Jarrell v. State

Annotate this Case

413 S.E.2d 710 (1992)

261 Ga. 880


No. S91P1481.

Supreme Court of Georgia.

February 20, 1992.

*711 Michael Mears, Michael Mears & Associates, Decatur, for Jarrell.

Thomas C. Lawler, III., Dist. Atty., Lawrenceville, Michael J. Bowers, Atty. Gen., Robert D. McCullers, Staff Atty., Atlanta, Debra K. Turner, Asst. Dist. Atty., Lawrenceville, for State.

Patsy Morris, Atlanta, Joseph L. Chambers, Sr., Pros. Attys., Council, Smyrna, for other interested parties.

BENHAM, Justice.

David Alfred Jarrell originally was convicted and sentenced to death in 1974. The judgment was affirmed in Jarrell v. State, 234 Ga. 410, 216 S.E.2d 258 (1975). However, his death sentence was vacated in state habeas proceedings. Jarrell v. Zant, 248 Ga. 492, 284 S.E.2d 17 (1981). The case is here again on appeal from the resentencing *712 trial.[1] Finding error in the trial court's excusal of a prospective juror and in the court's acceptance of an inadequate sentencing verdict, we reverse and remand for resentencing.

1. A prospective juror testified on voir dire examination by the state that she "believe[d] in the death penalty" and that for bad crimes the death penalty was "justifiable." However, when asked by the state if she would be able to impose or vote for a death sentence, she testified she was not sure. The state then asked her if, "without knowing any of the evidence of the case," she would "be leaning" toward a life sentence. She answered, "Probably."

On examination by the defense, the prospective juror testified she would consider all the evidence before making a decision, and would follow the instructions of the court.

The court asked her:

As I understand, you tend to lean more at this point toward the life sentence; is that right, that you have some qualms about giving the death penalty?

She answered, "Yes."

Over objection, the trial court excused the prospective juror because she was "going into the trial of this case leaning toward an imposition of a life sentence," and therefore "would not be a fair and impartial juror."

As a general proposition, a juror who merely "leans" one way or the other before hearing any evidence is not disqualified. See, e.g., Waters v. State, 248 Ga. 355(2), 283 S.E.2d 238 (1981). This proposition applies with particular force to a juror who "leans" toward a life sentence before hearing any evidence, since a death penalty cannot be imposed absent evidence to support a finding of at least one statutory aggravating circumstance. OCGA § 17-10-30(c).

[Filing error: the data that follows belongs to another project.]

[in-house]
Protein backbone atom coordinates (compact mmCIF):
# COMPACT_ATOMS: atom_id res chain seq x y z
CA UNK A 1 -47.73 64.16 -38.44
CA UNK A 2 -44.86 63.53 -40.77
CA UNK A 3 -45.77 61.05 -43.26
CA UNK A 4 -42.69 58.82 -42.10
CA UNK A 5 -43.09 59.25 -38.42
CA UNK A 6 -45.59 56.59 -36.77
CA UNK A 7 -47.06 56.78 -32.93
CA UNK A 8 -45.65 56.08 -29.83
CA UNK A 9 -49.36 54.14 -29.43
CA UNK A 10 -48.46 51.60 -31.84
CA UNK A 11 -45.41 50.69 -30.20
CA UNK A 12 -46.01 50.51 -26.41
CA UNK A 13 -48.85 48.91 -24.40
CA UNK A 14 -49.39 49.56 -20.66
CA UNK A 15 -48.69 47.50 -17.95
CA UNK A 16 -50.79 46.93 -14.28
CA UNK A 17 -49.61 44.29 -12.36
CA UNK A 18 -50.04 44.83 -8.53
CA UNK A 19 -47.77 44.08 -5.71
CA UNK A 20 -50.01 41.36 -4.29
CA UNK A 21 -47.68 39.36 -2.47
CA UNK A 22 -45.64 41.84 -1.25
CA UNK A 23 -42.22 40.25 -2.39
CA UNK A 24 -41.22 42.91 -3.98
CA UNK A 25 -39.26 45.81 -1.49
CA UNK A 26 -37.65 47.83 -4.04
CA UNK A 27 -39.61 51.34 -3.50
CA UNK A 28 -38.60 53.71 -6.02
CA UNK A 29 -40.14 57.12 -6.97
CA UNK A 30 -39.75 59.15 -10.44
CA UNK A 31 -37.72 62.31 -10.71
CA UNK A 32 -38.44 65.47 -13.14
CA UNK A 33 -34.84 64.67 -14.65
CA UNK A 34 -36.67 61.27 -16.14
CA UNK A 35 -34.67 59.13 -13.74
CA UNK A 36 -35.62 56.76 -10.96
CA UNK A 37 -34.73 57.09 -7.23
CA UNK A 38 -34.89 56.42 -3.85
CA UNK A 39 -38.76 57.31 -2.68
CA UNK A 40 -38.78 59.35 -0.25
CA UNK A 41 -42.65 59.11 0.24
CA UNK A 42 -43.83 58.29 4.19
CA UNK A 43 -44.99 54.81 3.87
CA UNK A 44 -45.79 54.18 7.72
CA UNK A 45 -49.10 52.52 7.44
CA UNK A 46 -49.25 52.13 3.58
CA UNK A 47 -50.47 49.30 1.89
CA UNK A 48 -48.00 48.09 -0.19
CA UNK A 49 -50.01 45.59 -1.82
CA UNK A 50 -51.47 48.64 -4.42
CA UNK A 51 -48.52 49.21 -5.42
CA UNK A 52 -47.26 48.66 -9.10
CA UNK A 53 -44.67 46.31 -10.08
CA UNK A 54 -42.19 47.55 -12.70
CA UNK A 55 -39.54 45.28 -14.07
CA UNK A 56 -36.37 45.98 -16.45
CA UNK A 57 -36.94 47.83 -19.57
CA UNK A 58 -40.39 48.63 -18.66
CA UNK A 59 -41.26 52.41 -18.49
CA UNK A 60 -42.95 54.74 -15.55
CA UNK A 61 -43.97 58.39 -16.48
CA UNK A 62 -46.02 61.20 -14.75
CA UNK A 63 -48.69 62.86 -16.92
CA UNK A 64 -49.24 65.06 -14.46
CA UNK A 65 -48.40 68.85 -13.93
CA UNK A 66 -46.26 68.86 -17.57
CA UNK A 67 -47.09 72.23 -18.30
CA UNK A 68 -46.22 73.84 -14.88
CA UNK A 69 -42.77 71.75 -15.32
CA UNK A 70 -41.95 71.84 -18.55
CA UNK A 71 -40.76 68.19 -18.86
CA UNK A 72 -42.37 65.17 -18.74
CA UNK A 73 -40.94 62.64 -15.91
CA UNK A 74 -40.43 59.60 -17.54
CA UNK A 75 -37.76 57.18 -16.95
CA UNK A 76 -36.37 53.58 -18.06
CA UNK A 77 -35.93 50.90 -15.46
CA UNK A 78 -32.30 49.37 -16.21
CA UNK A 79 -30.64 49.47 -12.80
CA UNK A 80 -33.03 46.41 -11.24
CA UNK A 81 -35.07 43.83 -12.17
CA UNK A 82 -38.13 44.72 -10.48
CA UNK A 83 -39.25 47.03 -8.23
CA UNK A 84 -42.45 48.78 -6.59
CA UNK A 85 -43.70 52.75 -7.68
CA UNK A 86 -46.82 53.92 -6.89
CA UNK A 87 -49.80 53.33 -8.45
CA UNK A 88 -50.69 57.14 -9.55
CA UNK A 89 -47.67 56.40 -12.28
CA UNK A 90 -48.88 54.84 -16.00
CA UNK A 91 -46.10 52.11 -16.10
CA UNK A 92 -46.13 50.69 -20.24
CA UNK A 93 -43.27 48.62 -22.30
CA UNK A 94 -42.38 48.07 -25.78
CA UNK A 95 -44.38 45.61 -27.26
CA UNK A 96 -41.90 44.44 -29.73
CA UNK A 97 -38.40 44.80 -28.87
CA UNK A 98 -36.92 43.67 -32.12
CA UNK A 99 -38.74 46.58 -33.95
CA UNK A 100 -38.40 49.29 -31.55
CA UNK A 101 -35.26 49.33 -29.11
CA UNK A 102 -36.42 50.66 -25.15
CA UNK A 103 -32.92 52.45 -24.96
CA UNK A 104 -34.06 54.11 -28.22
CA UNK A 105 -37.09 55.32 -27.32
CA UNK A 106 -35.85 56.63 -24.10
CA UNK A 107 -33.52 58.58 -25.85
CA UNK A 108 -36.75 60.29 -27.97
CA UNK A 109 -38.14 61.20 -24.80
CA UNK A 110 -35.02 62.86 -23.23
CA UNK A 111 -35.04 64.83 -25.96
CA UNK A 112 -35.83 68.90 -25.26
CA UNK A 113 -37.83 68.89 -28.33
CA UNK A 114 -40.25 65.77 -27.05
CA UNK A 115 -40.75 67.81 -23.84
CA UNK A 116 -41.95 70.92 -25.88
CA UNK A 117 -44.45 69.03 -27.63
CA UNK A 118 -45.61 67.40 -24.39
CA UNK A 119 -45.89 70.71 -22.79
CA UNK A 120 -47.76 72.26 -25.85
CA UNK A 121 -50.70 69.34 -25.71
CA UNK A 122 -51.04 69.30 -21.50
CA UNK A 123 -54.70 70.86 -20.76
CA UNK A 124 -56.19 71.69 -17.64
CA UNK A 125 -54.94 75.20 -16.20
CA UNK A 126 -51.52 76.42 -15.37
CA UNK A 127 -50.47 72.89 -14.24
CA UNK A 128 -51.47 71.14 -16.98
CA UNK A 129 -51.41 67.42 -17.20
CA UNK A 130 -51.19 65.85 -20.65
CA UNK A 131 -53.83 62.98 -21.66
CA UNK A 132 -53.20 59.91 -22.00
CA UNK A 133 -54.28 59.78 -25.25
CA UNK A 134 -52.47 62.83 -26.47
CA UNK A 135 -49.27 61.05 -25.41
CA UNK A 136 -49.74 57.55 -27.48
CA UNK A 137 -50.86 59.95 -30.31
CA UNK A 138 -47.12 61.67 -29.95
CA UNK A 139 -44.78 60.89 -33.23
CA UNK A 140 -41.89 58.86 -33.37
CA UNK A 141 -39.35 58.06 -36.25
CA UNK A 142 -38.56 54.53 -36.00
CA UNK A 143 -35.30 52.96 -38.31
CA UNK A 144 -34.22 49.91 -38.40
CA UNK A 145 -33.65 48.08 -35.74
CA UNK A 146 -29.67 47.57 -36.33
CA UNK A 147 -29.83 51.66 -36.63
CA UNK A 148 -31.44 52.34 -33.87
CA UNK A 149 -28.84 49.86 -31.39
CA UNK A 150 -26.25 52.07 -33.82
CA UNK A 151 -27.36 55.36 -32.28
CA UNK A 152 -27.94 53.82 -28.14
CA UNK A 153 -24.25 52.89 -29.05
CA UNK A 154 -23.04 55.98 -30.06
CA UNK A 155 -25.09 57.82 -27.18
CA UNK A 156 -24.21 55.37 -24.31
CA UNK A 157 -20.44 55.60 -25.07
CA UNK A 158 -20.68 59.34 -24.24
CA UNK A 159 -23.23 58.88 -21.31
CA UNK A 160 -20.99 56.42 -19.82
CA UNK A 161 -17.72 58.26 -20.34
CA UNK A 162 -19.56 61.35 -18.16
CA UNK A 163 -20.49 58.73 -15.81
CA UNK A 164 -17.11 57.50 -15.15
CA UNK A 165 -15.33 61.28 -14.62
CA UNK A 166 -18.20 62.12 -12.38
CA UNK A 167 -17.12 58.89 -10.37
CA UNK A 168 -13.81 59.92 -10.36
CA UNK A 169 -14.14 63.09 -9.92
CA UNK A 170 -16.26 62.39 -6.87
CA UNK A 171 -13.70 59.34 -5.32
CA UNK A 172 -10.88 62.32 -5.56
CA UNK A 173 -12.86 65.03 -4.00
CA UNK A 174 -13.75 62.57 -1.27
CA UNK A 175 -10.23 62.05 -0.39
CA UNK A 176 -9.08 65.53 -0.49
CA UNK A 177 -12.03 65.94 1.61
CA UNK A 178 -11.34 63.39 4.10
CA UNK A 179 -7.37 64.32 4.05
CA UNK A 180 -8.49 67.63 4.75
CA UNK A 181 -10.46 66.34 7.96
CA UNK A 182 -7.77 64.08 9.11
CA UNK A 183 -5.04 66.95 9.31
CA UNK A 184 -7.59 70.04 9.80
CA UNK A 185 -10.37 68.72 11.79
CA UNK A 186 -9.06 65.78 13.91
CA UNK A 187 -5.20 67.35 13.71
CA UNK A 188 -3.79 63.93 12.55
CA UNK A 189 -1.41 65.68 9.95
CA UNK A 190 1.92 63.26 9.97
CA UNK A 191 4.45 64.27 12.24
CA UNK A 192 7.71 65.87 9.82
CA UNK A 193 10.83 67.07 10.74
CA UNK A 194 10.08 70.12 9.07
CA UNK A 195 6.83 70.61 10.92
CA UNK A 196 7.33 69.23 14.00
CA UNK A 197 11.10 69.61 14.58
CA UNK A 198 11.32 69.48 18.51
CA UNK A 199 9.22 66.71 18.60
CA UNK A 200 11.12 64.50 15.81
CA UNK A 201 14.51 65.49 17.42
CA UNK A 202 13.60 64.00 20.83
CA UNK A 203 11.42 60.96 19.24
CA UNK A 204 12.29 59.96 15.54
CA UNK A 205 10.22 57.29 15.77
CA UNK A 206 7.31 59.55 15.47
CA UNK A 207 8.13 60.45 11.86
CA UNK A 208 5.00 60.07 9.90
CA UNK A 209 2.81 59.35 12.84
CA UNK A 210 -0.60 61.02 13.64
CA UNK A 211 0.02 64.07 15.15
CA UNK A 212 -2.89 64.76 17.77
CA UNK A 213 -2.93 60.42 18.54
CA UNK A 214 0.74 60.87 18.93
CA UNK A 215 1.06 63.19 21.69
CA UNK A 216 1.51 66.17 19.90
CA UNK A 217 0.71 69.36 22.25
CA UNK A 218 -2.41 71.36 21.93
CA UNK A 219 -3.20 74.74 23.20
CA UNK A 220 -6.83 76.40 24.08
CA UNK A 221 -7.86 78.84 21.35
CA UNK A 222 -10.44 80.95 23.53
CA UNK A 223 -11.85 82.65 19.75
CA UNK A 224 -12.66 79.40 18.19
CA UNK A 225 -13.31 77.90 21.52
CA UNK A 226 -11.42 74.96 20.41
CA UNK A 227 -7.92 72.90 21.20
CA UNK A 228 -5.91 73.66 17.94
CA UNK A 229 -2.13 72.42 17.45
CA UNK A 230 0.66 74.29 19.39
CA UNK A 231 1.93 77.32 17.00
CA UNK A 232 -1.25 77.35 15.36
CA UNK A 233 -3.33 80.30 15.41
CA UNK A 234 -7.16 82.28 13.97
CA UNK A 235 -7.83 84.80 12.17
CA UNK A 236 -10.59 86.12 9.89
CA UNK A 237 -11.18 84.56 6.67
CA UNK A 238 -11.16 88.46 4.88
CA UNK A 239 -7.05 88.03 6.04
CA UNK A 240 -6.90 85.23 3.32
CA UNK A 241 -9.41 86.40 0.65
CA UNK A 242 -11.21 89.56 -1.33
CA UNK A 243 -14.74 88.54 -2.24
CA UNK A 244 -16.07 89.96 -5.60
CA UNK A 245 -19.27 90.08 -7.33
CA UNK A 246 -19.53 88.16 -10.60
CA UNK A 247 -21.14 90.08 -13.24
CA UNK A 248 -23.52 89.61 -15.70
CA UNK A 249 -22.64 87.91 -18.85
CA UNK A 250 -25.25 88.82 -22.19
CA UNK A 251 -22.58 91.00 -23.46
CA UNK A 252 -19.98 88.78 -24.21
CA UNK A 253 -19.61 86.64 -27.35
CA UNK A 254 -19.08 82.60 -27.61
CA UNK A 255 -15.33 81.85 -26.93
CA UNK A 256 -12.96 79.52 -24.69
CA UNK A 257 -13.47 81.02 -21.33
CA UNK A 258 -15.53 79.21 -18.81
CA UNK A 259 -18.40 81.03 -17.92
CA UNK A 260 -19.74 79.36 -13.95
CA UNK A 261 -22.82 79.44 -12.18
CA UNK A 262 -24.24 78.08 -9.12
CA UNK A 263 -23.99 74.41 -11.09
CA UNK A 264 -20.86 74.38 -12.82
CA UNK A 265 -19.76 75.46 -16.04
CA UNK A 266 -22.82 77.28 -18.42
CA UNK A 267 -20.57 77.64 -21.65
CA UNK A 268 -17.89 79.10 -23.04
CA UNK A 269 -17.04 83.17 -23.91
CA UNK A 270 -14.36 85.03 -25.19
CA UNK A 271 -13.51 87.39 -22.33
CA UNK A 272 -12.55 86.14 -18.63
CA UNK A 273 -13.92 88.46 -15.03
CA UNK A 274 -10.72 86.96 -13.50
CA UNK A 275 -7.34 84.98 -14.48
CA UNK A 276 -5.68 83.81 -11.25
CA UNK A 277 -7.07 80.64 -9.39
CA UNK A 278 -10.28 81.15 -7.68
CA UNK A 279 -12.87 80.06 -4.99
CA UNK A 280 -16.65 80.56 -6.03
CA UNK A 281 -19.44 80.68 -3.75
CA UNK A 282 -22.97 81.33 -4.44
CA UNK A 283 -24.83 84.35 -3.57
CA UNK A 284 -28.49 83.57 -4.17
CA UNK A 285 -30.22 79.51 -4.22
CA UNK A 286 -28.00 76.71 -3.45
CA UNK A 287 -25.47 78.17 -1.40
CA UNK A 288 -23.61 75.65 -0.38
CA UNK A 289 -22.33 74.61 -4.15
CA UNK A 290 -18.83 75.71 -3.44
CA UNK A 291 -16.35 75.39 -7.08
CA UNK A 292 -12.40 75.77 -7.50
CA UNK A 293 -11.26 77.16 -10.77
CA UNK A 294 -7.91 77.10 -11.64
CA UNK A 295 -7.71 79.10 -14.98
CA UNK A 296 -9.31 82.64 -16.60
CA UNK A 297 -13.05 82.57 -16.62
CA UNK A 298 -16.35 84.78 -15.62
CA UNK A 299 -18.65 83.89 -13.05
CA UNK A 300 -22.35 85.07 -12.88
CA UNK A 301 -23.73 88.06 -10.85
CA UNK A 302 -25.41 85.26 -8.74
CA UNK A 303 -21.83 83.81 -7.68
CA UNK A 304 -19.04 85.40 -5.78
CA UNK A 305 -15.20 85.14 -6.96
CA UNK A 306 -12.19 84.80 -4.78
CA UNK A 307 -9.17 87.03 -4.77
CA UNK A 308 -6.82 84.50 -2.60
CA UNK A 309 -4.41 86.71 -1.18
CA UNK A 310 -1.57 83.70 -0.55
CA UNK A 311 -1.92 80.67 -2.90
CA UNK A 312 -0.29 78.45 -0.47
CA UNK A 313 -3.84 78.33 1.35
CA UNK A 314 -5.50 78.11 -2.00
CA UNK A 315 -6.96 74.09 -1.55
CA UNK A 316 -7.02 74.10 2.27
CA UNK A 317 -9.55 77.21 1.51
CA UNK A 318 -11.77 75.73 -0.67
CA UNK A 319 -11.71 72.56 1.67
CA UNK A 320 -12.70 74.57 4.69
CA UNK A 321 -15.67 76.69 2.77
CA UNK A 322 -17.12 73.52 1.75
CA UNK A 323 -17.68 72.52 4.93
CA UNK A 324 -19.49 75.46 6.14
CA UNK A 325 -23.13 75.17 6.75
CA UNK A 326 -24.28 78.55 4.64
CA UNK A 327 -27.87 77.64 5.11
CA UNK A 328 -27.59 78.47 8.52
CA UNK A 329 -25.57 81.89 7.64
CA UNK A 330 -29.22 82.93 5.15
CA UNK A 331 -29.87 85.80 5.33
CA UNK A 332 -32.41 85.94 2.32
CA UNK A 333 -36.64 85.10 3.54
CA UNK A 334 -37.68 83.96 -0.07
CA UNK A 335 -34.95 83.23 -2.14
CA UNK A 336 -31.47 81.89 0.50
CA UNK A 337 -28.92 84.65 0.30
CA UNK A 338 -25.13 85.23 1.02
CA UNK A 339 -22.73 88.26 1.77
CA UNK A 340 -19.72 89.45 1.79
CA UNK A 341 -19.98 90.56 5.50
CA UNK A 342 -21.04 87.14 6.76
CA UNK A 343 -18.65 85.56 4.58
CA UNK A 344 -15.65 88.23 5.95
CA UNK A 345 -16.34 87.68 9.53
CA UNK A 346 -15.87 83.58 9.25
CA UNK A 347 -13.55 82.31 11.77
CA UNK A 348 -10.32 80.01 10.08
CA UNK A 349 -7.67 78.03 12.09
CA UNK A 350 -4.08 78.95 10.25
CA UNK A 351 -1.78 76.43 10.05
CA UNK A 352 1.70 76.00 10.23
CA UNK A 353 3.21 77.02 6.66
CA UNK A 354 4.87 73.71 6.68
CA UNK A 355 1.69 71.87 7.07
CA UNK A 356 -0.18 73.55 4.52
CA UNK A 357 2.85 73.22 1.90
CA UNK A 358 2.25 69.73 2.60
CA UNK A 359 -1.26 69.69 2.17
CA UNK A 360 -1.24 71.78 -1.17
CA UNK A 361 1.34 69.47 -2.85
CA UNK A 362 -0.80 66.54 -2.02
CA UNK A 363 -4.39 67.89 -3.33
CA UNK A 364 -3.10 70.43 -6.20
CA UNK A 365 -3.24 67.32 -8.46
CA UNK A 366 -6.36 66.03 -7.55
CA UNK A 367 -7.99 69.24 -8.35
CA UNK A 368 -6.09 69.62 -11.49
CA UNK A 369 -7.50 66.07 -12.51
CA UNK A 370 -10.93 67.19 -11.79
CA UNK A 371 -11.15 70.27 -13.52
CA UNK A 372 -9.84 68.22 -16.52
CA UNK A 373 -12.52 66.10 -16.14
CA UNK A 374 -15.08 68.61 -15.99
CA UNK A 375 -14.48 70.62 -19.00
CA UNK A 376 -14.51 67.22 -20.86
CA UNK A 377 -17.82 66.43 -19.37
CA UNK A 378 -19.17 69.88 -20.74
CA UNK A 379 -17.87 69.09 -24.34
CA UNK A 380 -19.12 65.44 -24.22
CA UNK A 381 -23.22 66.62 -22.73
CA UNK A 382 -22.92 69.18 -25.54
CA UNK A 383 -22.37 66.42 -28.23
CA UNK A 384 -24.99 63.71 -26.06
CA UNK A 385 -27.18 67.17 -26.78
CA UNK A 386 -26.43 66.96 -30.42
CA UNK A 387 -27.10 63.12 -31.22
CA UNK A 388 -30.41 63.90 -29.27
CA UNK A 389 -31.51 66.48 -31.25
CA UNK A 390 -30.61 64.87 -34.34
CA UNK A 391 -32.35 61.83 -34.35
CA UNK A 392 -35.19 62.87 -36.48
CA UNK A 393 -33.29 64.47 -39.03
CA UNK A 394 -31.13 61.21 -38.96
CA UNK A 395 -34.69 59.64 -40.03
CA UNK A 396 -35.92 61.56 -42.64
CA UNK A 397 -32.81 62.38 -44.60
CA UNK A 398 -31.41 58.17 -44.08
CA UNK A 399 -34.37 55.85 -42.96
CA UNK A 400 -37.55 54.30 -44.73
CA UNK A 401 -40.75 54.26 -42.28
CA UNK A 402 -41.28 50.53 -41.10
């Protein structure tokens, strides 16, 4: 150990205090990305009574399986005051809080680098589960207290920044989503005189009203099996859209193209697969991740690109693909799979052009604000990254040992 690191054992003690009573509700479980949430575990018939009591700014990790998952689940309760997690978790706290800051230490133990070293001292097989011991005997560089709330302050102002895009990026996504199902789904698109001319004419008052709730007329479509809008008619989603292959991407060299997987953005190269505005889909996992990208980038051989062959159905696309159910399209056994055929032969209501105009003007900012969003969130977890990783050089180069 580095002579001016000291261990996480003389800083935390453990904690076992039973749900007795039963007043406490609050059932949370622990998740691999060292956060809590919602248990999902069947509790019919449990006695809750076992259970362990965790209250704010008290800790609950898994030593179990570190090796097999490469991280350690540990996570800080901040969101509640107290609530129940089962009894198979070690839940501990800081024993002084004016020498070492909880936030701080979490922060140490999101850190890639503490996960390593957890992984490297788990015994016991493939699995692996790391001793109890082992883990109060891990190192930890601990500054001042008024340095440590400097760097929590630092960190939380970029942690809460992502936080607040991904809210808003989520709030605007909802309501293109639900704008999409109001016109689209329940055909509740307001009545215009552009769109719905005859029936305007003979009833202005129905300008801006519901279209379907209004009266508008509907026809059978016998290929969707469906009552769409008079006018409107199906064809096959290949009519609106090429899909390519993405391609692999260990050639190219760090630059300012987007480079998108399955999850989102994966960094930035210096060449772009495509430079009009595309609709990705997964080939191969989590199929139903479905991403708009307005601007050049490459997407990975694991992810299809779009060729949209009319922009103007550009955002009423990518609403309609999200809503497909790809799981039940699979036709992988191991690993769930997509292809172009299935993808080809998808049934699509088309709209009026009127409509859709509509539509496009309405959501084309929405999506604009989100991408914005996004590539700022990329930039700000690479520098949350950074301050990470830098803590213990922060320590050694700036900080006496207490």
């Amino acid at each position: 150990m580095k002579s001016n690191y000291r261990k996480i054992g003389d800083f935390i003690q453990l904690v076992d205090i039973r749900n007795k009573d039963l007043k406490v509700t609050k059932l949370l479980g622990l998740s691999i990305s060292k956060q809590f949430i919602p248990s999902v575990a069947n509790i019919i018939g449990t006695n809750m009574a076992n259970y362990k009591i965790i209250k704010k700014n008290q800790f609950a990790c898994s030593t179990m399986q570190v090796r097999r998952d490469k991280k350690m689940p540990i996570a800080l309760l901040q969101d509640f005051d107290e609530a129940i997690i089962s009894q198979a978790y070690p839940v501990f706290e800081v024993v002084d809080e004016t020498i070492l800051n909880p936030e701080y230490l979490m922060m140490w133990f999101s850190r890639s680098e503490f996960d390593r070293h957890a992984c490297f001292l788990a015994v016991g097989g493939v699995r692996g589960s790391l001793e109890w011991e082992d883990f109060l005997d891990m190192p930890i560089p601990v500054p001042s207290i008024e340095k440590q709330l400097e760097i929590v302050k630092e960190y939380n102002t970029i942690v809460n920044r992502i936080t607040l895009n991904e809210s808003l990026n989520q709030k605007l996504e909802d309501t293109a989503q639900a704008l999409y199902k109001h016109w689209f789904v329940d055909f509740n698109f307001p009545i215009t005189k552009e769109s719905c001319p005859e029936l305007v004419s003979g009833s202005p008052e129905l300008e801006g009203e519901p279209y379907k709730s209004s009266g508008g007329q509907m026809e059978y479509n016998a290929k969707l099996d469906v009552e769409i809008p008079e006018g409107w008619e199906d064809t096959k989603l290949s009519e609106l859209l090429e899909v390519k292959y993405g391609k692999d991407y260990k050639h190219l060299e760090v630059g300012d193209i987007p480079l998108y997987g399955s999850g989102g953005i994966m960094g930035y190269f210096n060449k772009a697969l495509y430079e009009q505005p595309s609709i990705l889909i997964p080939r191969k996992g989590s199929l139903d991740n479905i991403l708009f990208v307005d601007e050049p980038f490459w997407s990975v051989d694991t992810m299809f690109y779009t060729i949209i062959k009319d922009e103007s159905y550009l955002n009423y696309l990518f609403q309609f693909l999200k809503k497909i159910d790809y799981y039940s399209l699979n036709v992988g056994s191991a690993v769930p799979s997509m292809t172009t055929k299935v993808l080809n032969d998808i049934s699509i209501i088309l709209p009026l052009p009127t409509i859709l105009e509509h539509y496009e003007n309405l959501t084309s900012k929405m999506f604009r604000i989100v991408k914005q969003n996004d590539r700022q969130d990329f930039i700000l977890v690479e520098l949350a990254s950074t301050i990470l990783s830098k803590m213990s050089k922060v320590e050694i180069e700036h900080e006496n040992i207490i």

The death-qualification test is

whether the juror's views [on capital punishment] would `prevent or substantially impair the performance of his duties as a juror in accordance with his instructions and his oath.' [Cit.] [Wainwright v. Witt, 469 U.S. 412, 424, 105 S. Ct. 844, 852, 83 L. Ed. 2d 841 (1985).]

As we pointed out in Alderman v. State, 254 Ga. 206, 207, 327 S.E.2d 168 (1985), "[t]his standard is not transgressed if the juror merely expresses `qualms' about capital punishment ..." Further voir dire examination of this juror might have established a reluctance to impose a death sentence so strong it would "prevent or substantially impair" the performance of her duties as a juror. Or it might have established the contrary. The voir dire testimony actually elicited, however, established no more than that the juror had some "qualms" about imposing a sentence she supported in principle and, before hearing any evidence, leaned toward a life sentence. Her testimony does not support a finding that she was disqualified and her excusal is reversible error. Davis v. Georgia, 429 U.S. 122, 97 S. Ct. 399, 50 L. Ed. 2d 339 (1976); Pope v. State, 256 Ga. 195, 202(7e), 345 S.E.2d 831 (1986).

2. If a jury recommends a death sentence, it must "designate in writing ... the aggravating circumstance or circumstances which it found beyond a reasonable doubt." OCGA § 17-10-30(c).